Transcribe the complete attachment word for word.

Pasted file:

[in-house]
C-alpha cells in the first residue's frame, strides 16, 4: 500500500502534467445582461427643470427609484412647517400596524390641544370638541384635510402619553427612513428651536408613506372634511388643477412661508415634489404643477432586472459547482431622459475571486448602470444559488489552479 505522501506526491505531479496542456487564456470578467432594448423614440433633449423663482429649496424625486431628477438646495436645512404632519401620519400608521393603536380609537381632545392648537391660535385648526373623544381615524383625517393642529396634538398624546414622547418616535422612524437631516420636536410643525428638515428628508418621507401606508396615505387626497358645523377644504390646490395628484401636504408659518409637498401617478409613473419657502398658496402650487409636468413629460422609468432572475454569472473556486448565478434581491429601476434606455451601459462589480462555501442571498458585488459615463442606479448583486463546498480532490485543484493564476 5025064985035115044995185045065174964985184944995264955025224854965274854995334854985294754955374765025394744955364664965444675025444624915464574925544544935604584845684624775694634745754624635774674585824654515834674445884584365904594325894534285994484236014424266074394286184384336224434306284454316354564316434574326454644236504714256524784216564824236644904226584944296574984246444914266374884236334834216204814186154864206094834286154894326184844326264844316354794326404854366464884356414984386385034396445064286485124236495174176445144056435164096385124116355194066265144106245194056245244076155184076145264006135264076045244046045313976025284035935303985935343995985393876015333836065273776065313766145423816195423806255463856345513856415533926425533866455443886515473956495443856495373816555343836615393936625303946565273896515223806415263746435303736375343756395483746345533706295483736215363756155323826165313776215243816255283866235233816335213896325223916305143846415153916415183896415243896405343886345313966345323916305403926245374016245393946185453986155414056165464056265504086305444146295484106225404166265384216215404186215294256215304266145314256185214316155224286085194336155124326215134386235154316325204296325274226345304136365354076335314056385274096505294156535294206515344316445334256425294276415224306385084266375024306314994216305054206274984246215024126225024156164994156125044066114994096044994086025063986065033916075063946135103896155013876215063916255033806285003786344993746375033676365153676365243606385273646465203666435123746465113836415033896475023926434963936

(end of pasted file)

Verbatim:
[in-house]
C-alpha cells in the first residue's frame, strides 16, 4: 500500500502534467445582461427643470427609484412647517400596524390641544370638541384635510402619553427612513428651536408613506372634511388643477412661508415634489404643477432586472459547482431622459475571486448602470444559488489552479 505522501506526491505531479496542456487564456470578467432594448423614440433633449423663482429649496424625486431628477438646495436645512404632519401620519400608521393603536380609537381632545392648537391660535385648526373623544381615524383625517393642529396634538398624546414622547418616535422612524437631516420636536410643525428638515428628508418621507401606508396615505387626497358645523377644504390646490395628484401636504408659518409637498401617478409613473419657502398658496402650487409636468413629460422609468432572475454569472473556486448565478434581491429601476434606455451601459462589480462555501442571498458585488459615463442606479448583486463546498480532490485543484493564476 5025064985035115044995185045065174964985184944995264955025224854965274854995334854985294754955374765025394744955364664965444675025444624915464574925544544935604584845684624775694634745754624635774674585824654515834674445884584365904594325894534285994484236014424266074394286184384336224434306284454316354564316434574326454644236504714256524784216564824236644904226584944296574984246444914266374884236334834216204814186154864206094834286154894326184844326264844316354794326404854366464884356414984386385034396445064286485124236495174176445144056435164096385124116355194066265144106245194056245244076155184076145264006135264076045244046045313976025284035935303985935343995985393876015333836065273776065313766145423816195423806255463856345513856415533926425533866455443886515473956495443856495373816555343836615393936625303946565273896515223806415263746435303736375343756395483746345533706295483736215363756155323826165313776215243816255283866235233816335213896325223916305143846415153916415183896415243896405343886345313966345323916305403926245374016245393946185453986155414056165464056265504086305444146295484106225404166265384216215404186215294256215304266145314256185214316155224286085194336155124326215134386235154316325204296325274226345304136365354076335314056385274096505294156535294206515344316445334256425294276415224306385084266375024306314994216305054206274984246215024126225024156164994156125044066114994096044994086025063986065033916075063946135103896155013876215063916255033806285003786344993746375033676365153676365243606385273646465203666435123746465113836415033896475023926434963936